Sadly, when we talk about fracking and pipelines, we are not merely talking about achieving “energy independence.” We are talking about a process that only exists because we have already burned through our larger supplies of “cleaner” oil. We are not just talking about an entire economy that is showing signs of falling apart for reasons specifically related to our consumer practices and abuse of the environment. We are talking about our failure to act as stewards of resources and recognize the significance of what we are doing to the Earth and her inhabitants. This is a moral issue that extends far beyond Keystone XL. By continuing to allow our consumption to go unchecked we are slowly destroying the environment in which we live and we are killing ourselves in the process.
So, back to the main question: why is the religious world silent about this? Is it because we do not want to pick sides? Is it because we do not recognize what is occurring with the pipeline? Is it because we do not see the bigger picture? Is it because we do not see this as being in line with our mission to act as stewards of creation? Is it because we do not think that religion has any place in economic, political, or environmental issues? Is it because we do not know where to stand, or because we do not want to upset people who have money and power? Is it because we do not want to seem like fools who believe that we are actually poisoning our world to the point where entire species of plants and animals are going extinct? Is it because we do not want to face the realization that we actually have responsibility to address this problem, that this will not go away, and that we are standing on the brink what could be a tipping point towards the decline of humanity?
At any rate, I am curious to hear your thoughts.
Photo 1 – “tar sands, Alberta” by Dru Oja Jay and Dominion, of Howl Arts Collective. Found on flickr; used under creative commons.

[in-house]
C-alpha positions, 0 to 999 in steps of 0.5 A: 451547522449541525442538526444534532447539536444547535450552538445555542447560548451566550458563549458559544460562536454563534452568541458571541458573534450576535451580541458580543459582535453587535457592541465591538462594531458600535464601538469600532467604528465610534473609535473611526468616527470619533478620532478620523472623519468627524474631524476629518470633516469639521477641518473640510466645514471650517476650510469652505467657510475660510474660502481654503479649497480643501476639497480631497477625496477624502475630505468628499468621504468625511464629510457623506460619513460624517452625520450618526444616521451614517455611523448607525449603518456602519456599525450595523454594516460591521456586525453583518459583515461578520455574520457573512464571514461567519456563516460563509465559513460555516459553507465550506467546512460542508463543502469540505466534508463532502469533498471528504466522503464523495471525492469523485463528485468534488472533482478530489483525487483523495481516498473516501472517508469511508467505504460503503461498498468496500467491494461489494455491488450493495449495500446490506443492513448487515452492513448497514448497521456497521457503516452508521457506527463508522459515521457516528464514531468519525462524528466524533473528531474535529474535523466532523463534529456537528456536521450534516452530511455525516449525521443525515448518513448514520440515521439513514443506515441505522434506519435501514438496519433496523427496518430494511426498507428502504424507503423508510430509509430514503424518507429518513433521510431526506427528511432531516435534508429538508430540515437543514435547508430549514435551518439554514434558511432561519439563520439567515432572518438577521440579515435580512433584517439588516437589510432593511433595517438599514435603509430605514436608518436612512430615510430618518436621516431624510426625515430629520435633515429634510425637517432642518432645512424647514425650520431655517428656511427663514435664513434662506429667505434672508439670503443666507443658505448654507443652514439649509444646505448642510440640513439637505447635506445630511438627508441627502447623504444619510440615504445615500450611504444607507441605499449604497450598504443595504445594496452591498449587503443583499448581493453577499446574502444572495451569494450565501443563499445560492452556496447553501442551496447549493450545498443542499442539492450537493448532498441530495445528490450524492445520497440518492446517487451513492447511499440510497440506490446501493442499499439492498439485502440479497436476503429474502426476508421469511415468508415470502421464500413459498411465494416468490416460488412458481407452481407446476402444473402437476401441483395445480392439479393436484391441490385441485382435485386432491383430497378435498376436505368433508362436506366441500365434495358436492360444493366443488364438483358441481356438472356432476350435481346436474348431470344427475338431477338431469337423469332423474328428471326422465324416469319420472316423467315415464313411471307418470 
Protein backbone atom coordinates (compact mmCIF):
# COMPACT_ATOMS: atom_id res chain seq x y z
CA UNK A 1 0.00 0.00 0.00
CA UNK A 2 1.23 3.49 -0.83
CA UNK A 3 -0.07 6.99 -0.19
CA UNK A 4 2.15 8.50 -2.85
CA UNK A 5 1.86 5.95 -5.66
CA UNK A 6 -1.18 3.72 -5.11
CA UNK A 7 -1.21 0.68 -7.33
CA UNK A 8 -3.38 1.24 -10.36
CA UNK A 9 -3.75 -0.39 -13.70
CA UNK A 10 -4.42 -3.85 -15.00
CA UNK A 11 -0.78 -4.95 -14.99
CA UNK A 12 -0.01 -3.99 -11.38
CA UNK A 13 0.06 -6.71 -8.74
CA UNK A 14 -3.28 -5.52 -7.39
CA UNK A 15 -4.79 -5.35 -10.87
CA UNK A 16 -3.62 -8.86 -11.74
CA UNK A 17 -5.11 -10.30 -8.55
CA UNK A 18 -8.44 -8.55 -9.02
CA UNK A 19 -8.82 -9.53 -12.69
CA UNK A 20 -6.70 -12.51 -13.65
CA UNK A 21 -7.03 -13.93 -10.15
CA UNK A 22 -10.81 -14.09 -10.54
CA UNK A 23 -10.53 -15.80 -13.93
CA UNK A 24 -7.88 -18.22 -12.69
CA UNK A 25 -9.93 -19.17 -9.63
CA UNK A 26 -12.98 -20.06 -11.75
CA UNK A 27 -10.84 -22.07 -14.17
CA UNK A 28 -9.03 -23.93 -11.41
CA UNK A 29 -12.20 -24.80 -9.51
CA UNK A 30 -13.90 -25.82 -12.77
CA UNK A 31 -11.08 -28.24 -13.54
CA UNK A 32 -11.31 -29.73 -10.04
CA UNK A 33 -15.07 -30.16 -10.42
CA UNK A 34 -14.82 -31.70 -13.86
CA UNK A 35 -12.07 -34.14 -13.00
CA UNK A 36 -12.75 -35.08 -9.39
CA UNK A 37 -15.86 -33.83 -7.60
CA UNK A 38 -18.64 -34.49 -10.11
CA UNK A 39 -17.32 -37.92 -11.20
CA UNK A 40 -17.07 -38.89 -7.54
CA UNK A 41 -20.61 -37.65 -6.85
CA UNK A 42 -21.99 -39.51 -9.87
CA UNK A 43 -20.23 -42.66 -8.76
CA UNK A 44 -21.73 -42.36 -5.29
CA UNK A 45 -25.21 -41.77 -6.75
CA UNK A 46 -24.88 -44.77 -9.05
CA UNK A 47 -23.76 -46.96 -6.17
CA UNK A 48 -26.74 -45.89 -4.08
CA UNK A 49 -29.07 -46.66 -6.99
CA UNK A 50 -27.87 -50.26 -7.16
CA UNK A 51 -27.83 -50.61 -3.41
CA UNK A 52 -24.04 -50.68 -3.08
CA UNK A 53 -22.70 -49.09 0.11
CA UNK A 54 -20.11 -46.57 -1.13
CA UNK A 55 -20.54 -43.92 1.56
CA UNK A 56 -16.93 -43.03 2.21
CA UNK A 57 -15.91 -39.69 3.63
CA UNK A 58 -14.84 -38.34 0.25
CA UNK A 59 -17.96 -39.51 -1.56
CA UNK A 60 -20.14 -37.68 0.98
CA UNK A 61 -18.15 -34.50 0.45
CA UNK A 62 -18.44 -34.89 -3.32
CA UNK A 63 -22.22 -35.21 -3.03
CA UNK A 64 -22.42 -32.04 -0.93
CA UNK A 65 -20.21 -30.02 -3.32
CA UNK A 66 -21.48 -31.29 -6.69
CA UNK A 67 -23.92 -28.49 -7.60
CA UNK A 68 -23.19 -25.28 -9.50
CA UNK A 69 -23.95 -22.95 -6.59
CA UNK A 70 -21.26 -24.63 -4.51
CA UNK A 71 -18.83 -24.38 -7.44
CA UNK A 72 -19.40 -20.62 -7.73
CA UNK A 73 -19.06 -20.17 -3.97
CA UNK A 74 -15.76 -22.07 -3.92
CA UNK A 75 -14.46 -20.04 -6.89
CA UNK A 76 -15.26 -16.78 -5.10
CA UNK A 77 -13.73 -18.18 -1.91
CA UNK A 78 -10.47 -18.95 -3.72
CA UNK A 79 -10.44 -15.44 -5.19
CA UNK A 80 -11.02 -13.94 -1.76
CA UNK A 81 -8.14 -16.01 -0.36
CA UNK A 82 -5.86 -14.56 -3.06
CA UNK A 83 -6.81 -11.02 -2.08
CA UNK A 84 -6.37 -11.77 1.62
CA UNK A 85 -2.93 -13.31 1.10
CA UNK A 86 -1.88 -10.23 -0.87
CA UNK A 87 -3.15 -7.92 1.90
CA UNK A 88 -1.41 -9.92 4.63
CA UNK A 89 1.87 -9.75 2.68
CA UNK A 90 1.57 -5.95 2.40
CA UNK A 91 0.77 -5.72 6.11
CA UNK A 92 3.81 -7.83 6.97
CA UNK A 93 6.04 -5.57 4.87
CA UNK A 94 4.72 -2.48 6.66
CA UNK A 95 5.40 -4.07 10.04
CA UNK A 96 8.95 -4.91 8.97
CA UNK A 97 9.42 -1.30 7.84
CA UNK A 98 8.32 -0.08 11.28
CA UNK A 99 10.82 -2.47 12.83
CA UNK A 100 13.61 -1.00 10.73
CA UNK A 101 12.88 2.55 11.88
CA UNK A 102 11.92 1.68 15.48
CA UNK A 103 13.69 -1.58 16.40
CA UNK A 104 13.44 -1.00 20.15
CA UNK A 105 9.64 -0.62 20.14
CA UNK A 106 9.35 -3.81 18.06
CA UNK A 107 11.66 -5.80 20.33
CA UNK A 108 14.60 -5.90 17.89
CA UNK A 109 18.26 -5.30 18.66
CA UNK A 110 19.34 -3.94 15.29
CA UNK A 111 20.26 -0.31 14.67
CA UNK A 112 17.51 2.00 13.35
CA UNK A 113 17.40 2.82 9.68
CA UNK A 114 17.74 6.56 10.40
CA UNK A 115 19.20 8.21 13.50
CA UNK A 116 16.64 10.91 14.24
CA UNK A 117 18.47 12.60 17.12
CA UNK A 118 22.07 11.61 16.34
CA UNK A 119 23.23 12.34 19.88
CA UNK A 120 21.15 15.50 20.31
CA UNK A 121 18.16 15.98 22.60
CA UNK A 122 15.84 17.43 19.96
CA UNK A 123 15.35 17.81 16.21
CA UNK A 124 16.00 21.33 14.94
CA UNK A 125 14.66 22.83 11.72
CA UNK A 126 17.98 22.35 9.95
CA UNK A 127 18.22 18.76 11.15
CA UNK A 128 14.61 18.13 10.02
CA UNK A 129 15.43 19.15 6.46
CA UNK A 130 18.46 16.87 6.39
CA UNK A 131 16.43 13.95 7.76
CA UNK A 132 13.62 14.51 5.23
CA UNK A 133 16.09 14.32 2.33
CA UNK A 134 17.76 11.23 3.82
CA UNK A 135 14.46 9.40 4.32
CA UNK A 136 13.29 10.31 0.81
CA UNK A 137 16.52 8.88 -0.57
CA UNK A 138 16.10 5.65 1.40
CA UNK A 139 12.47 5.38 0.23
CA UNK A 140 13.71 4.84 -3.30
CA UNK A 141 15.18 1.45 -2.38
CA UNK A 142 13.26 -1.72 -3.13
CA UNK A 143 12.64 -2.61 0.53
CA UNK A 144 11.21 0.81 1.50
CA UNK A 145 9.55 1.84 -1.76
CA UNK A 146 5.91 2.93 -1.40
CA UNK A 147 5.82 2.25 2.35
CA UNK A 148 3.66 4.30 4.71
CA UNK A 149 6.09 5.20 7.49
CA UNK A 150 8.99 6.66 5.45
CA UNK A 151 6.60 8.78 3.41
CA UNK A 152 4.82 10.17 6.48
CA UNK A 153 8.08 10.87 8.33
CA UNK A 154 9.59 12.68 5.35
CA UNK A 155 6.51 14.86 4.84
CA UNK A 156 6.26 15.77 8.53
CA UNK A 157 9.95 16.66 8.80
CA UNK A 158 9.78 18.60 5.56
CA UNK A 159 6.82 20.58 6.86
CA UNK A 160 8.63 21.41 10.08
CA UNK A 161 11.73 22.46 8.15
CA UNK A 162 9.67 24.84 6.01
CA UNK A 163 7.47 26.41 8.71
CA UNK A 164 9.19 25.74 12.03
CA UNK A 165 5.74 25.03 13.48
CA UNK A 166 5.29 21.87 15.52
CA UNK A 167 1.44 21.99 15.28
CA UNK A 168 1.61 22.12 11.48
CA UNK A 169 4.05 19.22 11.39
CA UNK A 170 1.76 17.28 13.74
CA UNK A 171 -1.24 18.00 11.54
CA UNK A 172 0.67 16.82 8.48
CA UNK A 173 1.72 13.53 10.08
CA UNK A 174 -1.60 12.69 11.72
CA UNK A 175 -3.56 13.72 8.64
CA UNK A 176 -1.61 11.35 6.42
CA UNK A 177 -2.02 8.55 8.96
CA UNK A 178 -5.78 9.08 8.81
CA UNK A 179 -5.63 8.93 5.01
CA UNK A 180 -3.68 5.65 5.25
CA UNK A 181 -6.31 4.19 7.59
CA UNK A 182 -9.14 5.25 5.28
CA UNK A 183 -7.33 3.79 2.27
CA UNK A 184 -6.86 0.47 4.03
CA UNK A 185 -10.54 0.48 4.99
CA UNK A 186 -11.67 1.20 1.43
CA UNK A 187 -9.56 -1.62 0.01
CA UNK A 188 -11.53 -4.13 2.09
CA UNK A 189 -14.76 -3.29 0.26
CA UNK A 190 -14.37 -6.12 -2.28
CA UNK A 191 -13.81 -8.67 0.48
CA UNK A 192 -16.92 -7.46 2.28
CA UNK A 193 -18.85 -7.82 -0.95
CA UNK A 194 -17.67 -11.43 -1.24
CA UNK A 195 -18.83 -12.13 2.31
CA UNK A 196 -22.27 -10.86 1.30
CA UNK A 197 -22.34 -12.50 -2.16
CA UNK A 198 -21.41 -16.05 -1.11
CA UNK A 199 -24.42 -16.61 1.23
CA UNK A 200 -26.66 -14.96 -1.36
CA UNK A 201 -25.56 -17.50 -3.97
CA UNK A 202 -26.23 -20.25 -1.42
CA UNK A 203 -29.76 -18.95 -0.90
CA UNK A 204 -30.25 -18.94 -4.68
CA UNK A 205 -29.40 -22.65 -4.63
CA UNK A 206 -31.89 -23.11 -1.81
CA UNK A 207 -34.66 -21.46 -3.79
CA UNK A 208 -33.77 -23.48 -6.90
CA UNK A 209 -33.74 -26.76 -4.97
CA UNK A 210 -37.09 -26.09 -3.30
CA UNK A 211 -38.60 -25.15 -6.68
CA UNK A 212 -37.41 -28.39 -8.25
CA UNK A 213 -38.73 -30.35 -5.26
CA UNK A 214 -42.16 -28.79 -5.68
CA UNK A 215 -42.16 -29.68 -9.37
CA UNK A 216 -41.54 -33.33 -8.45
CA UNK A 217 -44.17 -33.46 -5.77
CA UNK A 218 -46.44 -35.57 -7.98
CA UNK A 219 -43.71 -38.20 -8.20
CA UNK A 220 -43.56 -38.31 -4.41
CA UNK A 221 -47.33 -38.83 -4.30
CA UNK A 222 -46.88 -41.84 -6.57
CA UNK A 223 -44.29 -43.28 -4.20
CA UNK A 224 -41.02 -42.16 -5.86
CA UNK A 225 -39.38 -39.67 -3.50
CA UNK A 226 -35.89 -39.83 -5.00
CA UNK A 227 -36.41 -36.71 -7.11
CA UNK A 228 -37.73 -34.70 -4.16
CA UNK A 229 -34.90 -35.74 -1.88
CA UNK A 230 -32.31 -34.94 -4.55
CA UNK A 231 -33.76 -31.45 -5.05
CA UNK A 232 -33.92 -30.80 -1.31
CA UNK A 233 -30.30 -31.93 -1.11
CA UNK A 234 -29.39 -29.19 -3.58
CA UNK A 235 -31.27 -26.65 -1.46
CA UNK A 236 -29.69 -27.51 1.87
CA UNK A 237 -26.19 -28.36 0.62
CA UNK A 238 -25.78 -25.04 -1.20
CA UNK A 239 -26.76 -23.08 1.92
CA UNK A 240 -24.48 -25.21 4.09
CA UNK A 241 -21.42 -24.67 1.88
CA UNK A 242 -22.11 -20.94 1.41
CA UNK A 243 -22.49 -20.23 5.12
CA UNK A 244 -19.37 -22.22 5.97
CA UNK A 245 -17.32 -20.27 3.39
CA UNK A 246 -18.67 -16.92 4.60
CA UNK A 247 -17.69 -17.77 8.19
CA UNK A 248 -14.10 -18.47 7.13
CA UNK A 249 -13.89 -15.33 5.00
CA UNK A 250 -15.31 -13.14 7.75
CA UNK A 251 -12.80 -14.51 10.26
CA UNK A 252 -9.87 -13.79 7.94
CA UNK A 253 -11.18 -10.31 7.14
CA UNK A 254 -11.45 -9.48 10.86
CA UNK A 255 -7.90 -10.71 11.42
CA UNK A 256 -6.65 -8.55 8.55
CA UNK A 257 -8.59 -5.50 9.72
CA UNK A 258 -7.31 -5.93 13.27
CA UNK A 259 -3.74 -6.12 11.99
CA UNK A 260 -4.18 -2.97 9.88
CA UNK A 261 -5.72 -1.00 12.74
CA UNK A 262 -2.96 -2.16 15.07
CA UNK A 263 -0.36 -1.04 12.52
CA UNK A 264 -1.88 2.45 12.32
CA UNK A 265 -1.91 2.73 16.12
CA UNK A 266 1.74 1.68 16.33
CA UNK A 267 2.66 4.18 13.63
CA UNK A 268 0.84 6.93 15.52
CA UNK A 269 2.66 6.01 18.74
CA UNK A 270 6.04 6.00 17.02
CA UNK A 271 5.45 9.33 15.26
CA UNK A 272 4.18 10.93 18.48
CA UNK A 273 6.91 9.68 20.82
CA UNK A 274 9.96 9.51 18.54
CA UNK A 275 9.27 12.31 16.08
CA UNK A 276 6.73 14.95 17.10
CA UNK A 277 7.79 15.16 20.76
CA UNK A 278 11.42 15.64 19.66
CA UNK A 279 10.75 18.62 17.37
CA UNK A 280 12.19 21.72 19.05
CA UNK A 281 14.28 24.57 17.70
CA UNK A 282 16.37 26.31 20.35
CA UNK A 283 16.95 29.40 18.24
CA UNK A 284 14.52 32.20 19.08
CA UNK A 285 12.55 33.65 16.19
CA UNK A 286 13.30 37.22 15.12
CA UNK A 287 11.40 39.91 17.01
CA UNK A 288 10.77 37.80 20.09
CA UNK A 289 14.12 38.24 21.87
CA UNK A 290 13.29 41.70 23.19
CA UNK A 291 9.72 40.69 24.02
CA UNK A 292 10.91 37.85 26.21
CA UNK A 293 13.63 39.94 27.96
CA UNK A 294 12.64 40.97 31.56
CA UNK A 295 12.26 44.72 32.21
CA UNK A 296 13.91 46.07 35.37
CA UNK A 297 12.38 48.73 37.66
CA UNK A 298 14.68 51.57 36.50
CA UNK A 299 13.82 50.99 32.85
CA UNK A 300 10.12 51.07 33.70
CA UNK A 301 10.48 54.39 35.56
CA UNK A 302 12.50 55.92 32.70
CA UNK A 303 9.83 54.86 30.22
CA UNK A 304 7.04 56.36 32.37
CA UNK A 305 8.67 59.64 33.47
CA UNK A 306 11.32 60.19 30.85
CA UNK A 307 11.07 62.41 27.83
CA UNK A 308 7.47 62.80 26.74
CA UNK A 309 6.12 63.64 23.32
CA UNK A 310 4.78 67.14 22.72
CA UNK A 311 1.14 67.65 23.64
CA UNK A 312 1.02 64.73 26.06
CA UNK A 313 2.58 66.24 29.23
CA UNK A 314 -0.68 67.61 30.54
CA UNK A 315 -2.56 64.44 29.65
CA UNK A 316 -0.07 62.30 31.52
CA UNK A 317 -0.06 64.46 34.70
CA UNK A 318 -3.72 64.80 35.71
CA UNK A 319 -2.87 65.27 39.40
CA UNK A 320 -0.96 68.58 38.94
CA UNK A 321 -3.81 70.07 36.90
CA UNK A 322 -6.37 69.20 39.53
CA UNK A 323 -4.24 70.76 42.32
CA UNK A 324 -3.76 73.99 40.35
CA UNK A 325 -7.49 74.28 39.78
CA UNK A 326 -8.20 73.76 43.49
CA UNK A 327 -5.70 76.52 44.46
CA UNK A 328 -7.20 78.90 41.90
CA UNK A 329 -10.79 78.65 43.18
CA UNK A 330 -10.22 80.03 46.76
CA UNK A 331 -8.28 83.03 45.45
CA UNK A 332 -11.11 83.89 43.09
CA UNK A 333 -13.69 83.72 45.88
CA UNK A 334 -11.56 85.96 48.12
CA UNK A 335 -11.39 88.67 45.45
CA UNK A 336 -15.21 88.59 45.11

Photo 2 – “Goodbye” by Kevan Davis. Found on flicker; used under creative commons.
Deleted Comment Summary
There were several remarks by readers that warranted serious consideration. The first commented that the Roman Catholic Church had failed to address these concerns because it was primarily concerned with addressing issues such as abortion, contraception, and gay marriage. A second comment remarked that as long as the Catholic Church was primarily concerned with self-preservation (protecting clergy and keeping their donors happy) it could not find a relevant voice in the environmental debate. Another key comment pointed out a fundamental error of this piece in that the author had conflated the practices of hydraulic fracturing (commonly called fracking) with in situ techniques (such as Solvent Extraction and Toe to Heel Air Injection) used at the Alberta Tar Sands location; that if this was the amount of knowledge most religious people had about these techniques, they should remain quiet; and that the commentator had, in fact, had these discussion with members in his/her church, had found that fracking was a favorable practice, but had also made a decision not to speak publicly as a member of his/her church because religion and politics should remain separate. Finally, there was a 12 point comment on the problems with the development of the Alberta Tar Sands project. All attempts have been made to reprint the article as it first appeared with the exception of some of the links and the sentence in the fourth paragraph naming the government sources for information about carbon pollution and climate change (EPA, NASA and NOAA). Our apologies for this mistake; may we continue the conversation in good faith.